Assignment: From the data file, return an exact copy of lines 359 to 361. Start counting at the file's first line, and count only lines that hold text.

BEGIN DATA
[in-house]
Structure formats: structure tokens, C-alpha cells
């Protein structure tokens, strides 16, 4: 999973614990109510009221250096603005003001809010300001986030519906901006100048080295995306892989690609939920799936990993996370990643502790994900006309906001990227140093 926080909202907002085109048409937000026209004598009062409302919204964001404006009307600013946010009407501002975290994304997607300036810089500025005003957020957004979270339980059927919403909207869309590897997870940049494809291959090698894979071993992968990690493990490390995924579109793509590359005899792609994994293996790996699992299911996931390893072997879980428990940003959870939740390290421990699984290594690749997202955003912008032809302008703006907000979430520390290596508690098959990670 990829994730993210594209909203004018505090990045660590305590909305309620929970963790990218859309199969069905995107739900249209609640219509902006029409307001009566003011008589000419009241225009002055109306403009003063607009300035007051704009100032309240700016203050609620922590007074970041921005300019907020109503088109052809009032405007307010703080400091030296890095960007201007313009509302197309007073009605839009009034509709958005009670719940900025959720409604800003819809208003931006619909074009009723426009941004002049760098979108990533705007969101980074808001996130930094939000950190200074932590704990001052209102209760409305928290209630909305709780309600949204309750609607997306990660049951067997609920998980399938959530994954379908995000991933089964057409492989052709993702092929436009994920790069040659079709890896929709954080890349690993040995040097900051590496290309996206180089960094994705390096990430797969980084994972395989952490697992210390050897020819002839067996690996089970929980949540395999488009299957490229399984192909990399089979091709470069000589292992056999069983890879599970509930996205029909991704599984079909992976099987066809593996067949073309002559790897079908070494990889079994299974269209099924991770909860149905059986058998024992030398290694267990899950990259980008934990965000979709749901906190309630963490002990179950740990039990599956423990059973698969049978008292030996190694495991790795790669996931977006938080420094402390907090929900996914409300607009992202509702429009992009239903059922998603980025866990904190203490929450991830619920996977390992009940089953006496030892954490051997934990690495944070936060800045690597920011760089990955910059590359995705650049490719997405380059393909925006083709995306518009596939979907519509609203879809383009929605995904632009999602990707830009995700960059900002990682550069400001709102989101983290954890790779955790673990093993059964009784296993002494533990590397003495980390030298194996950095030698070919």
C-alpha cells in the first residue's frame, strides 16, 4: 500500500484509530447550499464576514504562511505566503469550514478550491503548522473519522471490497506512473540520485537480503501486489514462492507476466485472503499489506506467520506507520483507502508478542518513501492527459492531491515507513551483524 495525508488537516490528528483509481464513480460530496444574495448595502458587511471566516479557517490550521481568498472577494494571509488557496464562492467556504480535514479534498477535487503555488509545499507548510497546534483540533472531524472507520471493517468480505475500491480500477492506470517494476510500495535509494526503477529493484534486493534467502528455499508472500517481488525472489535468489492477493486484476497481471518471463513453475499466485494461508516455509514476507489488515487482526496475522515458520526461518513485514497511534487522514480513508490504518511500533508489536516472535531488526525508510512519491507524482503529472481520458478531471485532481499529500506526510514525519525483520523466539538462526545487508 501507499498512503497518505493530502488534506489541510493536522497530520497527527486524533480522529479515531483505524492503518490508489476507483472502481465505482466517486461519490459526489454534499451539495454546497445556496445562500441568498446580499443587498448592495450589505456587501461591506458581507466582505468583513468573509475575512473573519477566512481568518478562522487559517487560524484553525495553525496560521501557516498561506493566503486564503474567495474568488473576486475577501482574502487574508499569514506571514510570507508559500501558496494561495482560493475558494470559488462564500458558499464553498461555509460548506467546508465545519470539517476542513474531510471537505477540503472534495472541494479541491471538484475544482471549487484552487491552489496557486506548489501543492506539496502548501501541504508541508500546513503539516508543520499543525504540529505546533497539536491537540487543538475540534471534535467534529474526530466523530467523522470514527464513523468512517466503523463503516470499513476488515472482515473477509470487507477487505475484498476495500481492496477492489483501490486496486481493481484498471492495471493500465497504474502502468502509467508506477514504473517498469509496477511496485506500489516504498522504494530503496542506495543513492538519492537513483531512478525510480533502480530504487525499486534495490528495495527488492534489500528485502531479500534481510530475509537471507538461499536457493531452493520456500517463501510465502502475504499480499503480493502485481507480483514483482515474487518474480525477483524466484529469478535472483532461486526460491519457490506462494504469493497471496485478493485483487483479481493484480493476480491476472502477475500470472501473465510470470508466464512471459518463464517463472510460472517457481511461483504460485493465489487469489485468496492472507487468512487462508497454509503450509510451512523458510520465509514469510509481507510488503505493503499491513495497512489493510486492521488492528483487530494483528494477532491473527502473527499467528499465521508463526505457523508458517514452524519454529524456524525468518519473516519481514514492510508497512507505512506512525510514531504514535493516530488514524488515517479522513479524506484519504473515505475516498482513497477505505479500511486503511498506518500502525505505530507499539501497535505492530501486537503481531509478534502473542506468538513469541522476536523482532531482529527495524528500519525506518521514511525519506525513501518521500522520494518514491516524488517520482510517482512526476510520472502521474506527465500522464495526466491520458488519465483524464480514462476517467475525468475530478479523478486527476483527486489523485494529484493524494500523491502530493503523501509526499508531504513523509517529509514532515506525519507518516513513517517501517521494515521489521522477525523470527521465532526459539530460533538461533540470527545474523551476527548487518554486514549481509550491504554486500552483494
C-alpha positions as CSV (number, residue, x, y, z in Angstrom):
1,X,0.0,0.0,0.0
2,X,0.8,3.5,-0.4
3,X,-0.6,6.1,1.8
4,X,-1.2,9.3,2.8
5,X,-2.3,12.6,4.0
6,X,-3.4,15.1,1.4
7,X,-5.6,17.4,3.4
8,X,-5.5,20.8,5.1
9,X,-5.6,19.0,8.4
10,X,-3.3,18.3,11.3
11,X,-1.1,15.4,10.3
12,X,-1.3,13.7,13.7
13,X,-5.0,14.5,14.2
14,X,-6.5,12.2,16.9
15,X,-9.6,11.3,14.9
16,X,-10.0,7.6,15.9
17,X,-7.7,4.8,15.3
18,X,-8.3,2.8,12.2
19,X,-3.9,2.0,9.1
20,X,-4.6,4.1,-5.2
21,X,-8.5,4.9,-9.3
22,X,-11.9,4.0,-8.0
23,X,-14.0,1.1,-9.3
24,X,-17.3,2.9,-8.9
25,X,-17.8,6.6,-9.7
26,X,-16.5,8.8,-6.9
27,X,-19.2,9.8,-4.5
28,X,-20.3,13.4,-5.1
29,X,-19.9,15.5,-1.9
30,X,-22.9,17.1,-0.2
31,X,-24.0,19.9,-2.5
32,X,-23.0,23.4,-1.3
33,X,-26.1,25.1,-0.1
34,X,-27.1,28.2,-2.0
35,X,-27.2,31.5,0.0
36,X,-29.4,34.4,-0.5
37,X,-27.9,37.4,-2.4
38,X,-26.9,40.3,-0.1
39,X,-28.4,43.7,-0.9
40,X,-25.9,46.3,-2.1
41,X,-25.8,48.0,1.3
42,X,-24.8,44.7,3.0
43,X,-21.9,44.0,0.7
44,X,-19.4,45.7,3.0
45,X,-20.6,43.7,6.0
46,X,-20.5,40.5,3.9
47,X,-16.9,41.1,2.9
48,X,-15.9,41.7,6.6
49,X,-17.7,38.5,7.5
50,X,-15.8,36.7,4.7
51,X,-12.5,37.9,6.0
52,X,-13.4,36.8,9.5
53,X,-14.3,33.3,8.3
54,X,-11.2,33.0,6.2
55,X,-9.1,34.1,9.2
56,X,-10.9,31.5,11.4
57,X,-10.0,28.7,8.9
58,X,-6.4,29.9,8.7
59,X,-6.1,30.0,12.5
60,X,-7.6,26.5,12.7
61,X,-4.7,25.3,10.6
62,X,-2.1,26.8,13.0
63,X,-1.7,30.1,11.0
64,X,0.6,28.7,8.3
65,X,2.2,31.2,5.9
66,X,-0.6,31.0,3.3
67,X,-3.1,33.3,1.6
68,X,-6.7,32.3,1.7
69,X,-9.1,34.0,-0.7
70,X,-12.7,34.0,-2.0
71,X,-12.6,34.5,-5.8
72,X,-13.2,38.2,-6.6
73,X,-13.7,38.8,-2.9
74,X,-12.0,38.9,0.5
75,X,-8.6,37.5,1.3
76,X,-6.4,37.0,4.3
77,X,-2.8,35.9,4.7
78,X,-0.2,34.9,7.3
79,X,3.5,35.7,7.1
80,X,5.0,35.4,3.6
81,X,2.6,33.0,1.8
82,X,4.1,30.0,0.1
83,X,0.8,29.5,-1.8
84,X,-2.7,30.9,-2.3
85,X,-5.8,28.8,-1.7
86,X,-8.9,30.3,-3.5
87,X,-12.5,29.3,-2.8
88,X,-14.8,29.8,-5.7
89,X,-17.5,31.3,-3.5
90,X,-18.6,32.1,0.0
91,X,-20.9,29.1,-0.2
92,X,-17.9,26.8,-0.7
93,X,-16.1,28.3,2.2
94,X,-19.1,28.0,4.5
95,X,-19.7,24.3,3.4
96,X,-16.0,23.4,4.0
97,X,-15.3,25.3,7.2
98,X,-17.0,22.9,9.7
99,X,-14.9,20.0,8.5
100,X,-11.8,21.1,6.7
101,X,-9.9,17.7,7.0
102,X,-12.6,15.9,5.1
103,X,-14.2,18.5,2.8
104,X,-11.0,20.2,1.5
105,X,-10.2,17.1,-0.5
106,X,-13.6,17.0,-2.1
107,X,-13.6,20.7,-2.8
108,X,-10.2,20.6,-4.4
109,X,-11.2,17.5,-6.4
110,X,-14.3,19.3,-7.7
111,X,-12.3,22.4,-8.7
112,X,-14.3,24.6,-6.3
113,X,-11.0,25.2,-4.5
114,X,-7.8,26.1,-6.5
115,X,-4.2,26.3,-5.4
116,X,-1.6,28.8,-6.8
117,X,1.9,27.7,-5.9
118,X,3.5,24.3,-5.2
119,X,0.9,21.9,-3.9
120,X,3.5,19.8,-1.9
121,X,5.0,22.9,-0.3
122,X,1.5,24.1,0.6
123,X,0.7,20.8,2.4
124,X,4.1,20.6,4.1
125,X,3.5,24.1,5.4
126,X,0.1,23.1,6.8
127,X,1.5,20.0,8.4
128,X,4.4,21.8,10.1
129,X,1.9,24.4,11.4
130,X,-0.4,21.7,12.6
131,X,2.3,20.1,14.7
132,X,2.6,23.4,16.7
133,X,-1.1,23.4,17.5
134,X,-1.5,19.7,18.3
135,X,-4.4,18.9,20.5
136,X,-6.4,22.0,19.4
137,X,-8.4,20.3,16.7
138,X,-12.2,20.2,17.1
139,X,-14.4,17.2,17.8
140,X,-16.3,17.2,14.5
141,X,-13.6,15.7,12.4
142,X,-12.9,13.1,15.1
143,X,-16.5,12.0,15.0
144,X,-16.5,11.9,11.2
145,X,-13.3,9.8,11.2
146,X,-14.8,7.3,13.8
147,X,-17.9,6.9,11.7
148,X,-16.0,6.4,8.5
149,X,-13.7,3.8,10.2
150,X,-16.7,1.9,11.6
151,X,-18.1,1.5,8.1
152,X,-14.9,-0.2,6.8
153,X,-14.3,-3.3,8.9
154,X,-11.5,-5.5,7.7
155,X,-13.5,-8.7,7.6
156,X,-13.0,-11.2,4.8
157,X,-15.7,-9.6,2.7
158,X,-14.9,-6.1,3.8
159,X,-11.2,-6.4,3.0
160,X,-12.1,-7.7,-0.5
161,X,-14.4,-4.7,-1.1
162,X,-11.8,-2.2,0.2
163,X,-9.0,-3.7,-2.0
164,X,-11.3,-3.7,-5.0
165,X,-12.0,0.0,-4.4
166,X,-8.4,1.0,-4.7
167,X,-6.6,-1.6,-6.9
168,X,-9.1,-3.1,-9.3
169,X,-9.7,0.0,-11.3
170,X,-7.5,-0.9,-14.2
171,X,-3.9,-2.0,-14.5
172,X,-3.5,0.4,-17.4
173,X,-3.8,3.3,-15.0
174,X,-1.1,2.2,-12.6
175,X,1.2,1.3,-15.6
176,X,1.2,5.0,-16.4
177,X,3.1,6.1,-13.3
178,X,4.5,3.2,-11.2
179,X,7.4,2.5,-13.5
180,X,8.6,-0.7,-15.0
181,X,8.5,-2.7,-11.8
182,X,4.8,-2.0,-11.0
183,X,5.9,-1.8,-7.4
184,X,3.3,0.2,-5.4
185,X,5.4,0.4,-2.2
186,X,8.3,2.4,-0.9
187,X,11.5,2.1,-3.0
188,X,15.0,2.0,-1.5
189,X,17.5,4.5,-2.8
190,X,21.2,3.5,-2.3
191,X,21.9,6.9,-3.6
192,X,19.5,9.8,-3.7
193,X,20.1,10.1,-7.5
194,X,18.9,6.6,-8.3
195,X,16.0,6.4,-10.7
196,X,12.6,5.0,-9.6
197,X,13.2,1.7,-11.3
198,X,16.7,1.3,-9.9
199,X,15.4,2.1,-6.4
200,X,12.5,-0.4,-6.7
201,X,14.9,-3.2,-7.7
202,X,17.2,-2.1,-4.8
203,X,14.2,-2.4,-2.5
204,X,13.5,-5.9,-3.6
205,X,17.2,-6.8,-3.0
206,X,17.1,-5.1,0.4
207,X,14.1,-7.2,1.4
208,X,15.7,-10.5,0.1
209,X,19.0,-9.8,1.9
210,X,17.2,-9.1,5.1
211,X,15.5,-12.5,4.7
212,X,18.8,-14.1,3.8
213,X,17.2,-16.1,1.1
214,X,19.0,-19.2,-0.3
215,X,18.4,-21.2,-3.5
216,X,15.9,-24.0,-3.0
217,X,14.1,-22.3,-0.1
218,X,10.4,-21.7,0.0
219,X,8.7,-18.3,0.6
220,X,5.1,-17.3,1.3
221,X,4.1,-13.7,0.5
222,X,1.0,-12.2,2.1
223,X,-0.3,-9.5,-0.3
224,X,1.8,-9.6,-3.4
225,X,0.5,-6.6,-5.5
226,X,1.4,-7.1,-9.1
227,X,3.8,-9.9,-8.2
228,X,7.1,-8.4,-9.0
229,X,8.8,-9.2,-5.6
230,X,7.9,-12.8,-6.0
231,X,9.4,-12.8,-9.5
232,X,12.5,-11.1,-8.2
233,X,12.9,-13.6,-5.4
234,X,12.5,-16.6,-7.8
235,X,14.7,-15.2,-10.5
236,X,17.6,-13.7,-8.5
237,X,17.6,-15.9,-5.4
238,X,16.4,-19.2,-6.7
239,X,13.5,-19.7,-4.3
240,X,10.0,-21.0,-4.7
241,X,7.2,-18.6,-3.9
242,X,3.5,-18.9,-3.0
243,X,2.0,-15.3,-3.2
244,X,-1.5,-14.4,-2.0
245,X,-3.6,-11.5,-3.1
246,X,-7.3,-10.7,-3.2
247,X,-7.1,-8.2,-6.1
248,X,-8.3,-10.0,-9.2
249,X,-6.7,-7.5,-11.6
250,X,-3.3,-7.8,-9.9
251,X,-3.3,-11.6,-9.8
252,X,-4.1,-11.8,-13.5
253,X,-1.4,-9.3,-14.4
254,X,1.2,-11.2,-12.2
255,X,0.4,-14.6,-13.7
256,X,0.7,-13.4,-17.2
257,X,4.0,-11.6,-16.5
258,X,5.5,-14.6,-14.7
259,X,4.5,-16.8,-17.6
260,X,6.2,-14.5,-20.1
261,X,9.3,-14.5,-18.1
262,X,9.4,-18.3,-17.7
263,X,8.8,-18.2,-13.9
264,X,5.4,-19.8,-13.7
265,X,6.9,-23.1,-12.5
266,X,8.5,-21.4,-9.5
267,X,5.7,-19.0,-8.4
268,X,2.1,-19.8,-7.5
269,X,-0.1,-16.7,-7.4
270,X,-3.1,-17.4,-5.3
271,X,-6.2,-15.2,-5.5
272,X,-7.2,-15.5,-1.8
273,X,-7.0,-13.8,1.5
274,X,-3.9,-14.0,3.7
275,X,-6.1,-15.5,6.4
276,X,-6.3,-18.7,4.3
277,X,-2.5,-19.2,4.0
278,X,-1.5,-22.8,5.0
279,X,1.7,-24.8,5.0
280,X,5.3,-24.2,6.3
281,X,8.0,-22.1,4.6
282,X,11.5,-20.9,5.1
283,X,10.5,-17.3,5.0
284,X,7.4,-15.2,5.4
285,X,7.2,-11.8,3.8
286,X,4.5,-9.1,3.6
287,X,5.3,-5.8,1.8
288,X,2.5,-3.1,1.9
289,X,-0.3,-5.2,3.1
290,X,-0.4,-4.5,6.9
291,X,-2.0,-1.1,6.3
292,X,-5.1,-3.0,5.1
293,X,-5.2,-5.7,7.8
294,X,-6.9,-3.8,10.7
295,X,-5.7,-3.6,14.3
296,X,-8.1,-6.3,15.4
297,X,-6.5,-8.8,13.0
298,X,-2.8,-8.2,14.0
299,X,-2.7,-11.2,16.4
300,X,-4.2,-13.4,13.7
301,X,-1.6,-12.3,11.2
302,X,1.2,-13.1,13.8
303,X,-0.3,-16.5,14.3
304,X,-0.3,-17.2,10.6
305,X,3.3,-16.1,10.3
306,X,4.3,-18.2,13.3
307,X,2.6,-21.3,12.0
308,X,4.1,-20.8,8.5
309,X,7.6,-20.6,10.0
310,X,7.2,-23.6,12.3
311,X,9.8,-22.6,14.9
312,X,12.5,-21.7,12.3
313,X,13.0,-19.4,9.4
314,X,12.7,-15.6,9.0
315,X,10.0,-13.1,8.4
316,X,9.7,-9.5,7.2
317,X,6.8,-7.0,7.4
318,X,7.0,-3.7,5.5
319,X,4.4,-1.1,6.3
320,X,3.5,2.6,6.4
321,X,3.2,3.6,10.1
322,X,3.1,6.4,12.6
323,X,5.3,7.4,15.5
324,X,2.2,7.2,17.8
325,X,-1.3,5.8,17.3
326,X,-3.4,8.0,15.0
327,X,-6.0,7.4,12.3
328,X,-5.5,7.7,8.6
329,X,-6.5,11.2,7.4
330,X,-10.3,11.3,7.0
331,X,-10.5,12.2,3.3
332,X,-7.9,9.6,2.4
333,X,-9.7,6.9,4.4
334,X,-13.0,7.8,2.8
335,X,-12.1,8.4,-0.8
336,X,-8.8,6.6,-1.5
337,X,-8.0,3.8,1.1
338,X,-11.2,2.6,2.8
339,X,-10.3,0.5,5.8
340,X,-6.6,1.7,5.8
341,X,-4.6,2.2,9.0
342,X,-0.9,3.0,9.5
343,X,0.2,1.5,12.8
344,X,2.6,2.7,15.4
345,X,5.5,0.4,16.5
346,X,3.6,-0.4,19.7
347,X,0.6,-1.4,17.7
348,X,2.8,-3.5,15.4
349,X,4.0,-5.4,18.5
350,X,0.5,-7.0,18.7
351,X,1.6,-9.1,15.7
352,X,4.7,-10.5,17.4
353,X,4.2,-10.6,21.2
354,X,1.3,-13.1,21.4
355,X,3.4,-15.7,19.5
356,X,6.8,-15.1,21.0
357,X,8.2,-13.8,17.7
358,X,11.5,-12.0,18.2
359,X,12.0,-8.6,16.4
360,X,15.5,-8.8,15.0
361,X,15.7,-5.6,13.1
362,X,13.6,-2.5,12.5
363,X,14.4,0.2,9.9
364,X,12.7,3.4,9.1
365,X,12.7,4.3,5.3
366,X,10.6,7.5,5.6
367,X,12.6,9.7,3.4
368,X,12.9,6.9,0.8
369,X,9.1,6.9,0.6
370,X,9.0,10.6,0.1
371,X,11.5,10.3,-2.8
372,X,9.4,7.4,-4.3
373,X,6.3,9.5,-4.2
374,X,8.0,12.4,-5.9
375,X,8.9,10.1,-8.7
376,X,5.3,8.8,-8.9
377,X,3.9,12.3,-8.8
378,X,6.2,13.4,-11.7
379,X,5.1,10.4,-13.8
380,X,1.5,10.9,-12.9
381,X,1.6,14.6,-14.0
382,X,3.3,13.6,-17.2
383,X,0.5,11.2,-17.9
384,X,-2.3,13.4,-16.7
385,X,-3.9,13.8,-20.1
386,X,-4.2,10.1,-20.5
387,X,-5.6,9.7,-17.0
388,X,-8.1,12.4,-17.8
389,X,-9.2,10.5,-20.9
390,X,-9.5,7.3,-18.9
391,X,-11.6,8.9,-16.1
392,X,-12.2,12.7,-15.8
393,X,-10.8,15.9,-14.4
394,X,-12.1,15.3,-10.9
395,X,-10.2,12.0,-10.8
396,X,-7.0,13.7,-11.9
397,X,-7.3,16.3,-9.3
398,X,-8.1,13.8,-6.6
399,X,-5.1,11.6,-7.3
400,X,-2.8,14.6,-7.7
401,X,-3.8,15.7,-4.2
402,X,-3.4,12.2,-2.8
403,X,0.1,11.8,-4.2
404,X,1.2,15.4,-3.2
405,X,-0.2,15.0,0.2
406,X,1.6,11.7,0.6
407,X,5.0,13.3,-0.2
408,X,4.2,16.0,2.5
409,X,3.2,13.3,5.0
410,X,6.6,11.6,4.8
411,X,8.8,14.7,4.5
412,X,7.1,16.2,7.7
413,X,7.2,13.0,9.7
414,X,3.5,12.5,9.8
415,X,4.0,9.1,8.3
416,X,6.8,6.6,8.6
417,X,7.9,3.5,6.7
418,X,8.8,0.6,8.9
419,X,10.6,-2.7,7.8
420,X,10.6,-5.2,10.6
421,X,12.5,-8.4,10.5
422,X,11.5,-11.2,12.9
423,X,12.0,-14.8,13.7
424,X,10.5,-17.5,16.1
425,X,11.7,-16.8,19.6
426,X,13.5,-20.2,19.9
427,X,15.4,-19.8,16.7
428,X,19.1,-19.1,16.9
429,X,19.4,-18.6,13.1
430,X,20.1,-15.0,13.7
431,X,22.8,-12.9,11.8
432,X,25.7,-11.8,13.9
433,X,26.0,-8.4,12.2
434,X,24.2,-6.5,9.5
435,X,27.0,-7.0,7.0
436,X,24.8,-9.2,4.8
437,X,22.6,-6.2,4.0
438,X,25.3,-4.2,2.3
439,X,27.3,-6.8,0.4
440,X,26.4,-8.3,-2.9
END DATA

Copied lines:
354,X,1.3,-13.1,21.4
355,X,3.4,-15.7,19.5
356,X,6.8,-15.1,21.0